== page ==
Remembering snake skeletons & a cherry red Impala

Remembering snake skeletons & a cherry red Impala
Published: Oct 30, 2013
Trips through the American southwest plant seeds in a young artist's brain, and, give a peep-hole view into the culture of ritual that spawned Day of the Dead.


'Ometeotl weeps for Kali in the mescaline dreams of night', by Finn Lafcadio O'Hanlon, 2012. Architectural pen on cold-pressed paper, image size 46cm x 66cm (56cm x 76cm overall, unframed).



I spent my early childhood in the southwest of the United States. My mother was part-Cherokee, born and raised in Oklahoma, and my father was an Australian, but we lived for a long time in Los Angeles. We would often drive between the west coast and my mother's family in Tulsa, but we'd take these circuitous routes on unmapped back-roads, adding days and hundreds of miles to a journey that was already fifteen hundred miles long via the direct route on Interstate 40, through desert towns like Barstow and Winslow and Albuquerque. 


They insinuated themselves into what I drew: skulls on snake bodies, '60s neon signs, tattooed women and grinning death-heads.


I still remember the weird roadhouses we stopped at, filled with faux-Native American trinkets, and Mexican candied skulls, as well as petrified tree fragments, fossils and pebbles of polished turquoise. We'd end each day in some rickety, half-dead town in Arizona, New Mexico or Texas, staying in a cheap motel with a swimming pool and a noisy ice-machine. Sometimes, we'd be so close to the Mexican border that it made no difference which side of it you were on – it could just as well have been Mexico but with better air-conditioning – and at this time of the year, the whole place would be overtaken with unsettling (but to a young kid, exciting) syncretic symbols and rituals, part Catholic, part ancient Toltec, part Hopi or Navajo, with black-robed Madonnas, painted skulls and masks, crucifixes and snake skeletons. It was never scary and solemn, only celebratory, not just honouring the dead but inviting them to a party, to spend time among friends and family. The barbecue smoke always smelled of mesquite.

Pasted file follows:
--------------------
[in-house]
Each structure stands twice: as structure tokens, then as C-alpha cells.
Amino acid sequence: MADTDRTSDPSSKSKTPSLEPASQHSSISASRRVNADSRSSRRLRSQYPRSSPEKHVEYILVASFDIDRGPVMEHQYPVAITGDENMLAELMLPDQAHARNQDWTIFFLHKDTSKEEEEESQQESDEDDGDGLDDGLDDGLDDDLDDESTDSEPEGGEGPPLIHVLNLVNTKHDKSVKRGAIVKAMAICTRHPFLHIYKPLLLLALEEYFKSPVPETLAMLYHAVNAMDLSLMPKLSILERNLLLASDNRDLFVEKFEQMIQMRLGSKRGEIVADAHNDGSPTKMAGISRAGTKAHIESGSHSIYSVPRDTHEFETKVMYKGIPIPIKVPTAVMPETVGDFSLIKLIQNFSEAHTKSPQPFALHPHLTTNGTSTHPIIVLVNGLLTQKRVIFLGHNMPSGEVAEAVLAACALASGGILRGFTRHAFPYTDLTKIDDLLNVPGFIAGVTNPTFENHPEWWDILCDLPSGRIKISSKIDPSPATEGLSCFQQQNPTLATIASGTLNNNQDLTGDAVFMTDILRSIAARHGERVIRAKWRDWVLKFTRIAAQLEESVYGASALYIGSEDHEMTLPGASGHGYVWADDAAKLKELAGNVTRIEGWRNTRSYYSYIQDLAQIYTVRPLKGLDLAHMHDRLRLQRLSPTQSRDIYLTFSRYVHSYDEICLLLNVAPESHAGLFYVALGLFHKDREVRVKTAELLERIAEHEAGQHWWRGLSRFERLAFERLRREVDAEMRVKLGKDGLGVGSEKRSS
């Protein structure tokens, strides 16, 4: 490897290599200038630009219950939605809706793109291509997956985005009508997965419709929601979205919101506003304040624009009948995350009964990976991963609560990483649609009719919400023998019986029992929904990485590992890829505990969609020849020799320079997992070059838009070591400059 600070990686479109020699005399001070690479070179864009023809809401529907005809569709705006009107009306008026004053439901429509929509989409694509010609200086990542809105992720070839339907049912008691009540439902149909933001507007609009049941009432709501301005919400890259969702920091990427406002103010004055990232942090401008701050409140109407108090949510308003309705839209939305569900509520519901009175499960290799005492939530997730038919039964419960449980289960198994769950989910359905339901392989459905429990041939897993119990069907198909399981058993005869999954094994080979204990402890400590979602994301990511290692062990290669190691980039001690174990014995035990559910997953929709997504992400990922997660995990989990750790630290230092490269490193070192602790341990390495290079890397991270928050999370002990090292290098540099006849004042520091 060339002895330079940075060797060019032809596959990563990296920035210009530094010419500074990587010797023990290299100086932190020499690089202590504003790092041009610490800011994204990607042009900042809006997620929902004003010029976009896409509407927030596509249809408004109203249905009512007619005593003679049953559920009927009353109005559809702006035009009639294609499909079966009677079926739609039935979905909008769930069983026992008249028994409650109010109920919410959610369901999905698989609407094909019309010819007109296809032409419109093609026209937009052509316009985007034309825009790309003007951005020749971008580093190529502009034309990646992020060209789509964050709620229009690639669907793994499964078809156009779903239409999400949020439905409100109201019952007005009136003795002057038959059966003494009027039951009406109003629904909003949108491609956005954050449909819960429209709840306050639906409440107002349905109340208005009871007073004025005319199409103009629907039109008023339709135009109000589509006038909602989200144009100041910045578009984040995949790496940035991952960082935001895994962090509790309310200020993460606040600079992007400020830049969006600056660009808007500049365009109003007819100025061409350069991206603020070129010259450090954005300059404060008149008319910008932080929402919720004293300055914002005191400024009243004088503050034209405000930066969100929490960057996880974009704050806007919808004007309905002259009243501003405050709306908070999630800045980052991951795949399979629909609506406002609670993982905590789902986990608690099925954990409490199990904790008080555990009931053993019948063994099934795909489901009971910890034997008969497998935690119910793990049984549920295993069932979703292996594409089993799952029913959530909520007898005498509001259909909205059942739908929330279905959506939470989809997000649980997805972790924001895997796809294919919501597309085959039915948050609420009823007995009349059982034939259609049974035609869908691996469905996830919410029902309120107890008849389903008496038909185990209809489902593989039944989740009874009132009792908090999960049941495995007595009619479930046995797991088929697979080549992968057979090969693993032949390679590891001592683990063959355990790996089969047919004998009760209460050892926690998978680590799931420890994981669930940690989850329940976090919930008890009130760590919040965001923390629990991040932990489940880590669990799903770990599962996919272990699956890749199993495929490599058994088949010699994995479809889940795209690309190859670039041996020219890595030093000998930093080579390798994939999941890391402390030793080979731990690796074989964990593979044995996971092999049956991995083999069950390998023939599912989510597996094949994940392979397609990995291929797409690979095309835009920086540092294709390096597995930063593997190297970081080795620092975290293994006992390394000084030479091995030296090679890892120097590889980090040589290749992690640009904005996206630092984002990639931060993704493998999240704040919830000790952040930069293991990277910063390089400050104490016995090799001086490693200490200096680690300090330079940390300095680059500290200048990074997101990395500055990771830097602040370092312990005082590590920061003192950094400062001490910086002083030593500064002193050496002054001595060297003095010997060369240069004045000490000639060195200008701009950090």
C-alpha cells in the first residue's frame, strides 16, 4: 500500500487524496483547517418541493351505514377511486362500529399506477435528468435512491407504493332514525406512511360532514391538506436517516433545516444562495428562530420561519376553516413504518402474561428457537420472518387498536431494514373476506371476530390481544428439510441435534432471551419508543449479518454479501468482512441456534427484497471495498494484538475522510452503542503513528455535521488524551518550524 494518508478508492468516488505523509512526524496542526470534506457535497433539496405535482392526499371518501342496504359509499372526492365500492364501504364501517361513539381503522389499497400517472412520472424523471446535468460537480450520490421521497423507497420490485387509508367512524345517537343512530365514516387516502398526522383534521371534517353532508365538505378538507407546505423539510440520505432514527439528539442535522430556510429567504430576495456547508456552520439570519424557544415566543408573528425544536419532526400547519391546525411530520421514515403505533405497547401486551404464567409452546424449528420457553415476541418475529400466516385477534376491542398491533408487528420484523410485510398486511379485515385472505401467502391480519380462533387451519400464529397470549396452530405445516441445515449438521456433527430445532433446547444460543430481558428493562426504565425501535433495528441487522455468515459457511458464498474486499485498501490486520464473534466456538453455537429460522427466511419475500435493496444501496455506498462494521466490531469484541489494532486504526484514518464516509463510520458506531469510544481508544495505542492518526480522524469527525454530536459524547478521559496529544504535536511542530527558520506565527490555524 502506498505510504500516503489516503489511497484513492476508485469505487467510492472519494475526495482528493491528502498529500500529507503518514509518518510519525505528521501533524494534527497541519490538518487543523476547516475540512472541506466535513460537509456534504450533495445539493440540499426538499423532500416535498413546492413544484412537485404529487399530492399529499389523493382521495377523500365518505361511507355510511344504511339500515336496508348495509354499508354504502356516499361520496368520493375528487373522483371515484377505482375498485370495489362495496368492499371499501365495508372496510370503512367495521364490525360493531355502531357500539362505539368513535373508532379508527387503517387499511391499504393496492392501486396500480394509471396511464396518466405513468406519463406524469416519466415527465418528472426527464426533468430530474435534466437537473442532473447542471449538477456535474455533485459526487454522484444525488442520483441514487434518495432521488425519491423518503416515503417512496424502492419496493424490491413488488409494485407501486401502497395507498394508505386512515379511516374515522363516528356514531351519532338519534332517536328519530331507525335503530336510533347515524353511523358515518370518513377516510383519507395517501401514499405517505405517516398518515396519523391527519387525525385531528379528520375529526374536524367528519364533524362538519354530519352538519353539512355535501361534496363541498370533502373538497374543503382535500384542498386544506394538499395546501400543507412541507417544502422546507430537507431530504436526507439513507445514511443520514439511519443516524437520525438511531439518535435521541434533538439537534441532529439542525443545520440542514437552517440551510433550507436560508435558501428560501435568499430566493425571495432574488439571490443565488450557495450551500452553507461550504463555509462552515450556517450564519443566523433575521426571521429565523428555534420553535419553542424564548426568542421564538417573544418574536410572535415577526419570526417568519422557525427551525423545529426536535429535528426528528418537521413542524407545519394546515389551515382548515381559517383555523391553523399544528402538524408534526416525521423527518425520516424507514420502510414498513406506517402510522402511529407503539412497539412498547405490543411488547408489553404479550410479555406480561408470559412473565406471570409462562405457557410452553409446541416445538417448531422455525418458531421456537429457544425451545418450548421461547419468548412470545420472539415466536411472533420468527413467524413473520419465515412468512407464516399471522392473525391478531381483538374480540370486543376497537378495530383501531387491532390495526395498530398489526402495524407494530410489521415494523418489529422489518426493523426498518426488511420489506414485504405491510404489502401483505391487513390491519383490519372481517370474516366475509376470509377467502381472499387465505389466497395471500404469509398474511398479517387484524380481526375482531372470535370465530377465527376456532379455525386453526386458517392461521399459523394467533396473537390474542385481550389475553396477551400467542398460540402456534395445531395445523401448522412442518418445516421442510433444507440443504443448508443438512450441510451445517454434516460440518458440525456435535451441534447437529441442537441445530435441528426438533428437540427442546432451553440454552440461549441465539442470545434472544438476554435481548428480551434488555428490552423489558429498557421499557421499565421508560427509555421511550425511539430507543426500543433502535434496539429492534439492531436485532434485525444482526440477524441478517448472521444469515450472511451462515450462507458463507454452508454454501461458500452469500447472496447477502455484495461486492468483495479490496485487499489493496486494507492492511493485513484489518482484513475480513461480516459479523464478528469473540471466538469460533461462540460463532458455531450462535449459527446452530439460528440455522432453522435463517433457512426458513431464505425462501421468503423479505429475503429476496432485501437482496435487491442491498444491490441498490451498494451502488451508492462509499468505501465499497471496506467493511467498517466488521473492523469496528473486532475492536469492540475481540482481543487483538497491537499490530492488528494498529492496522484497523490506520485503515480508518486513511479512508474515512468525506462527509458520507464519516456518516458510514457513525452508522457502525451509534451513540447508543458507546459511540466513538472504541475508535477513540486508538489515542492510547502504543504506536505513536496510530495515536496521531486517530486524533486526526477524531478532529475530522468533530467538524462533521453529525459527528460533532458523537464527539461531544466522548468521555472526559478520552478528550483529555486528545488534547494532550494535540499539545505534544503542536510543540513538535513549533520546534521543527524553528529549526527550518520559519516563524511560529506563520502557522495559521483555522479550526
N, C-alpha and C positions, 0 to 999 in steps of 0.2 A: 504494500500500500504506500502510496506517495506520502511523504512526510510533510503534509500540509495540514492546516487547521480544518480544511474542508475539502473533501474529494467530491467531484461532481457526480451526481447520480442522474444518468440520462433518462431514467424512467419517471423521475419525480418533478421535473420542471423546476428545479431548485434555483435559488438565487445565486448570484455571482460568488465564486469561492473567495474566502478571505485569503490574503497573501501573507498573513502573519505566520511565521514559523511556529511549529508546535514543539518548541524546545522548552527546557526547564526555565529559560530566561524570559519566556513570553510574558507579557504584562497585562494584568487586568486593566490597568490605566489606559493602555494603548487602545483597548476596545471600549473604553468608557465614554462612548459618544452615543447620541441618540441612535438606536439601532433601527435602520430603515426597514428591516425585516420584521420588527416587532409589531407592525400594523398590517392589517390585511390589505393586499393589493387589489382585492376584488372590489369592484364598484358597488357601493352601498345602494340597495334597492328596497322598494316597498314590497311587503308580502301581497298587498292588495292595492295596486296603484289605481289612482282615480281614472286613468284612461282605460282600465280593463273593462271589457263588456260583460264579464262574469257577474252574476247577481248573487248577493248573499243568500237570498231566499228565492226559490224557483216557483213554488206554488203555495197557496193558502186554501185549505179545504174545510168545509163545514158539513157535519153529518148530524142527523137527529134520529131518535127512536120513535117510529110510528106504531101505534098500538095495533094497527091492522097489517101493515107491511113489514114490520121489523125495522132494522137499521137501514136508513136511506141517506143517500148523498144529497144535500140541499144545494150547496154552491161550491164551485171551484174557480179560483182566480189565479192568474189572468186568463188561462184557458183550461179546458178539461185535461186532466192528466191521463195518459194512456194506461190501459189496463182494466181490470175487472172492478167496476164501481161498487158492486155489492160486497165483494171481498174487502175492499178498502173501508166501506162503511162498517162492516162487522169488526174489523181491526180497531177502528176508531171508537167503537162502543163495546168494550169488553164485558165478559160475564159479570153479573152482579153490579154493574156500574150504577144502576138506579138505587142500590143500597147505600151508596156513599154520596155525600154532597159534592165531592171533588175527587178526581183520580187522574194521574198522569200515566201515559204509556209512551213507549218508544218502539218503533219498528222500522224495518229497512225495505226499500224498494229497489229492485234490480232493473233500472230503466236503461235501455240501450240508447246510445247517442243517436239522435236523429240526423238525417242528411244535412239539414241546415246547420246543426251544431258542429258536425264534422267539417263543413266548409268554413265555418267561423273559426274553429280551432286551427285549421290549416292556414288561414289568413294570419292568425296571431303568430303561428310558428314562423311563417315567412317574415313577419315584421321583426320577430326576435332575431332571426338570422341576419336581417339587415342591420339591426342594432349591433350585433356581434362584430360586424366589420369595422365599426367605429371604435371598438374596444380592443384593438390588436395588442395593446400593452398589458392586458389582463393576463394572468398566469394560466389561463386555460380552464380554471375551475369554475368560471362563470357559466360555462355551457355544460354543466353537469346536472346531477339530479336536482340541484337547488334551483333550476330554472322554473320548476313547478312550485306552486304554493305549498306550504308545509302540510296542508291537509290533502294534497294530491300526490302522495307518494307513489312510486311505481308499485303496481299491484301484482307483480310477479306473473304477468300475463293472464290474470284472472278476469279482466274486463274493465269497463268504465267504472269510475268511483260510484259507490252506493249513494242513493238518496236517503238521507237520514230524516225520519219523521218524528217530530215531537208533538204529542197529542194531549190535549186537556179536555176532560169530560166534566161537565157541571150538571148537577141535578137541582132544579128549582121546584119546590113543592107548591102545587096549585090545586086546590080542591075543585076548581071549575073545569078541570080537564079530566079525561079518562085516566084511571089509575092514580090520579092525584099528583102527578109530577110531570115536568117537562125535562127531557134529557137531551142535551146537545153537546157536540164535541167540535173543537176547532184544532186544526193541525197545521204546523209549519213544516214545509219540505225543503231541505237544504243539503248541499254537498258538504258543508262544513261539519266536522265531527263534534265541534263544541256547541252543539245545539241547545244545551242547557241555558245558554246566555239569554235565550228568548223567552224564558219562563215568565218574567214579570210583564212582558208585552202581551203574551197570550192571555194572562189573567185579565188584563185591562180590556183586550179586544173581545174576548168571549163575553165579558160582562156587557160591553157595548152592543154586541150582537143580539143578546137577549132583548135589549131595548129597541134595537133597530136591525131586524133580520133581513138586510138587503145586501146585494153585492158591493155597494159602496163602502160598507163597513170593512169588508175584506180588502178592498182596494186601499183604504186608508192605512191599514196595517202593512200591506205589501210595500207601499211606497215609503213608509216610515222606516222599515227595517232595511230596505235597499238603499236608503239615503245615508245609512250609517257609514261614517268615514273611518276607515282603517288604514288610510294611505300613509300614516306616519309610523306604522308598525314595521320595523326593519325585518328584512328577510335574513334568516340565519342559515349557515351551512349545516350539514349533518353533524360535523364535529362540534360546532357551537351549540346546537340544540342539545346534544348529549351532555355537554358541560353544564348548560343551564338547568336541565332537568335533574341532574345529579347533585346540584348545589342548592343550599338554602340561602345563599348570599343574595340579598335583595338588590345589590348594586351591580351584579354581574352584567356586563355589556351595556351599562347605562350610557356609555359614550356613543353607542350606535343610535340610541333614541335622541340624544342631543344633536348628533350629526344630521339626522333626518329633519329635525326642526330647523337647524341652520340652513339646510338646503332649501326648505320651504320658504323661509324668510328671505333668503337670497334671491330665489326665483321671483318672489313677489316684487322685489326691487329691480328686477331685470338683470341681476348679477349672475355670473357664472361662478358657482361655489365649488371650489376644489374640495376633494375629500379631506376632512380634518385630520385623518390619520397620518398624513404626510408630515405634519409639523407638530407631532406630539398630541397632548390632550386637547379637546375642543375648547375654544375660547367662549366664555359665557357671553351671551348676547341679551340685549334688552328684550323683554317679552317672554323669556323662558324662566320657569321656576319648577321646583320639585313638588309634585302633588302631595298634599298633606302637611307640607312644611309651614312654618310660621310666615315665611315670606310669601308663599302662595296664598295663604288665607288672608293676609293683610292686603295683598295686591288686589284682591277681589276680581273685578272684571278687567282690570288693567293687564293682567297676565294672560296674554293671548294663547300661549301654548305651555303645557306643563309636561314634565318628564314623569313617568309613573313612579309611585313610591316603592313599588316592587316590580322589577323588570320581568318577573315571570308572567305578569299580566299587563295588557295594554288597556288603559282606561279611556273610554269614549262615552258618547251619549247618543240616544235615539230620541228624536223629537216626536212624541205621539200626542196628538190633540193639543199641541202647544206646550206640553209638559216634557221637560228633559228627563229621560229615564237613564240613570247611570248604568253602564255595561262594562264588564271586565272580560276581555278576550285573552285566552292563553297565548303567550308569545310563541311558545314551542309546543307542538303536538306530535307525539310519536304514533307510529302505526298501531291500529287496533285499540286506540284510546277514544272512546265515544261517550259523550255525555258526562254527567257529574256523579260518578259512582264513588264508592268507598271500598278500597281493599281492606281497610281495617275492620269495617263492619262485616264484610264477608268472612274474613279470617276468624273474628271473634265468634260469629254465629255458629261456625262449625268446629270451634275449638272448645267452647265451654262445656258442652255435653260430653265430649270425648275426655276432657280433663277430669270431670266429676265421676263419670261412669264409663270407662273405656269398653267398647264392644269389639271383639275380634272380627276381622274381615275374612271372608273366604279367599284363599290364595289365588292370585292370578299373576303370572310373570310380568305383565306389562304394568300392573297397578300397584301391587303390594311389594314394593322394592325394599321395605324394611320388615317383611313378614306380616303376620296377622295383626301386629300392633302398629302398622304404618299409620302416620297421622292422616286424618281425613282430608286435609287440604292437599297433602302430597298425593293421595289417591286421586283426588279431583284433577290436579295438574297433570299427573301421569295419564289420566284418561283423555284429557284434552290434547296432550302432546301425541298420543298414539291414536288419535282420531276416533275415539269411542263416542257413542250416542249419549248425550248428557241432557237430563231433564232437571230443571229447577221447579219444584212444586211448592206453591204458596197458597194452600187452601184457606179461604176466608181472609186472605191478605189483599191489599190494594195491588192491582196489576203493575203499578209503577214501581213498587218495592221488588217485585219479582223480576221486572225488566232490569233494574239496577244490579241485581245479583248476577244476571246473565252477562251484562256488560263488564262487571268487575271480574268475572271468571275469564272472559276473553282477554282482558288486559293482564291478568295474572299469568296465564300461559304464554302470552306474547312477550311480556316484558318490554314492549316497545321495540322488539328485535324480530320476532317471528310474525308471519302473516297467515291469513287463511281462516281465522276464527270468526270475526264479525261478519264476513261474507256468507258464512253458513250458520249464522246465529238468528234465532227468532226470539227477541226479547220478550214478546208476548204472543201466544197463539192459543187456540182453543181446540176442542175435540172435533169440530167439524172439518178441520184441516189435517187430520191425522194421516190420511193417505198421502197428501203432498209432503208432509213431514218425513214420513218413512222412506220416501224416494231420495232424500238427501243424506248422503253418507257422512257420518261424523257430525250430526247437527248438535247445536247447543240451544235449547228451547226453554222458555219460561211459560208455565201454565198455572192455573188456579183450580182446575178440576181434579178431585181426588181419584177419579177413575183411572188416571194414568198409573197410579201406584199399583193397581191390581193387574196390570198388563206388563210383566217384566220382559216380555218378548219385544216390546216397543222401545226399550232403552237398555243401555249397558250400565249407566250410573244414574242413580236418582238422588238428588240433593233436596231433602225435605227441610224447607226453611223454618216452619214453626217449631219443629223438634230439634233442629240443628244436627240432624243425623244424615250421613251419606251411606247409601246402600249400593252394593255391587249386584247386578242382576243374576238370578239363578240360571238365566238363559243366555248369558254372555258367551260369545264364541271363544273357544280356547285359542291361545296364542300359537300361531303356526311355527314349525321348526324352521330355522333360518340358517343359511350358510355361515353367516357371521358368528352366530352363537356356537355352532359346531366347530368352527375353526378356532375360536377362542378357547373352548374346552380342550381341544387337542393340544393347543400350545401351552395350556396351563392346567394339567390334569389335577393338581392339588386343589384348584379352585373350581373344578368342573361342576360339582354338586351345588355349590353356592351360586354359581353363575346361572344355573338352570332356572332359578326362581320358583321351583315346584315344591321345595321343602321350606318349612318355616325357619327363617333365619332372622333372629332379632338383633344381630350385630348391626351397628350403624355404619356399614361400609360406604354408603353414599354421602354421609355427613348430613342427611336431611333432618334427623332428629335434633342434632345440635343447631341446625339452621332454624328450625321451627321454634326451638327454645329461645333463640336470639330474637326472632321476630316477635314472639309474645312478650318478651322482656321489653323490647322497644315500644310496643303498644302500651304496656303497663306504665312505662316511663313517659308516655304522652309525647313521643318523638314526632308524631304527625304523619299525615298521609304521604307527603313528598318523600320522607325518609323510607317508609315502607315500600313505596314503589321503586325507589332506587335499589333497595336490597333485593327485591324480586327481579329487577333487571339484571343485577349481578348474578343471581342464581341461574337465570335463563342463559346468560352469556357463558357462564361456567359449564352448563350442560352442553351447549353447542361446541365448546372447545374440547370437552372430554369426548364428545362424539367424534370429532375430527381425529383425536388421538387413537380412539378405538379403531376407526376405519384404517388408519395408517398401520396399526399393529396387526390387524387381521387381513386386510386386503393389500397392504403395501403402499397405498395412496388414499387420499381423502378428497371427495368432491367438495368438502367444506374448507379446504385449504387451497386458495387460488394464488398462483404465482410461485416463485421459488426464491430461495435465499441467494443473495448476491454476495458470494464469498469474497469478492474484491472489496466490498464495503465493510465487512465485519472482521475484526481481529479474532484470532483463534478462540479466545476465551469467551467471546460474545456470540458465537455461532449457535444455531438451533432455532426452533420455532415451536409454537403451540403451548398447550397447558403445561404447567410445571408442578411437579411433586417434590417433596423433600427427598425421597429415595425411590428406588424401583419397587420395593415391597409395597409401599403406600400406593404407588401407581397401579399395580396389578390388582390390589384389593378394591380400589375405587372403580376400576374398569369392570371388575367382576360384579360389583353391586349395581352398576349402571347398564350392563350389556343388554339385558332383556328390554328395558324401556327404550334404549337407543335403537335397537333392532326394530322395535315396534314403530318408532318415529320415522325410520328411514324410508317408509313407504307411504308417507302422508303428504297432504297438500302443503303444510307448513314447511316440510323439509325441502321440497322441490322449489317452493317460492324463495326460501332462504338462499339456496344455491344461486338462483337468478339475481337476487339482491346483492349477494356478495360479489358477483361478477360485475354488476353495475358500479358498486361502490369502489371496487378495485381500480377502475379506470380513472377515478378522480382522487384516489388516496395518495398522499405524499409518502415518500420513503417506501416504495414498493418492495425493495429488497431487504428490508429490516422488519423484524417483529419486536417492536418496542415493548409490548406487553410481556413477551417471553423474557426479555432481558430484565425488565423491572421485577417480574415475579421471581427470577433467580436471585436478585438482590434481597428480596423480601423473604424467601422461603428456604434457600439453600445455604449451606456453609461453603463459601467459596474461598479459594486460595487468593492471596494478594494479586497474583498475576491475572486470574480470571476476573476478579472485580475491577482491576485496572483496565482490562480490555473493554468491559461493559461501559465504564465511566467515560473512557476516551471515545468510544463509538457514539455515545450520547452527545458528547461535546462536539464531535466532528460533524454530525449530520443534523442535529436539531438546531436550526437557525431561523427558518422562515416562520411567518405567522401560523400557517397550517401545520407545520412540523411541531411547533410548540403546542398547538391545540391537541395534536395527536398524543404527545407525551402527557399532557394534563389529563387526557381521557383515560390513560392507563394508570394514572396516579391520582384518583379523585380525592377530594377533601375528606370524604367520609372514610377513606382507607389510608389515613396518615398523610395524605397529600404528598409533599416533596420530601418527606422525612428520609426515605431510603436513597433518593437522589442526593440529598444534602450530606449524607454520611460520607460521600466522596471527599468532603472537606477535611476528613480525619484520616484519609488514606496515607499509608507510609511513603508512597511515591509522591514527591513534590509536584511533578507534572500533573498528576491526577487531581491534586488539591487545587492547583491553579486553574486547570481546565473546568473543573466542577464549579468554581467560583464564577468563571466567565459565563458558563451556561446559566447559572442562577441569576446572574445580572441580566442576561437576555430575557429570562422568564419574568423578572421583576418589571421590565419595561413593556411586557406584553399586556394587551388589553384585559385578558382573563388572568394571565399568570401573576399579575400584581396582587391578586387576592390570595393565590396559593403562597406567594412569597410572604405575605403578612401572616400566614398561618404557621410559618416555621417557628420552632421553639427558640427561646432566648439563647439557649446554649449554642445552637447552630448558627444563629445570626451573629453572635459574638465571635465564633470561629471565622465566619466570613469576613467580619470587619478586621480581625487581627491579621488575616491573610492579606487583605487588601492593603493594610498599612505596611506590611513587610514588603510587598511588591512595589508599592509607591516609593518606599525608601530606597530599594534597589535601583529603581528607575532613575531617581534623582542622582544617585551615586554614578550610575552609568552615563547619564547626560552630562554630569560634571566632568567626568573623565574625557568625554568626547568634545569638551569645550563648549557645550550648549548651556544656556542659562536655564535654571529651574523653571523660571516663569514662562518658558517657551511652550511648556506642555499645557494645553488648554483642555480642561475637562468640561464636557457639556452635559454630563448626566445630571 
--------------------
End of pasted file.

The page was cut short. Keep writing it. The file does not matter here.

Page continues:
Later, when I became an artist working on large, intricate drawings in ink on paper, the impressions of those road trips insinuated themselves into what I drew: skulls on snake bodies, '60s neon signs, tattooed women and grinning death-heads, the Robert Williams-influenced cars (my parents drove a cherry-red Chevy Impala SuperSport). Even the modern military references were derived from fleeting glimpses of fighters and tanks arrayed on open tracts of desert, at Nellis or Luke air force bases, or Camp Navajo. They seemed as commonplace as the motels, drive-in diners and cheesey girlie bars that littered our route.


— Berlin, 2013



Finn Lafcadio O'Hanlon was born in Brighton, England and grew up in Tulsa, Oklahoma, Los Angeles and Tokyo before returning as a teenager to Sydney's northern beaches. Now 22, he first exhibited his intricate drawings at the MiCK Gallery in 2011, and at the same time his photography at Wedge Gallery/Kinokuniya, both in Sydney.




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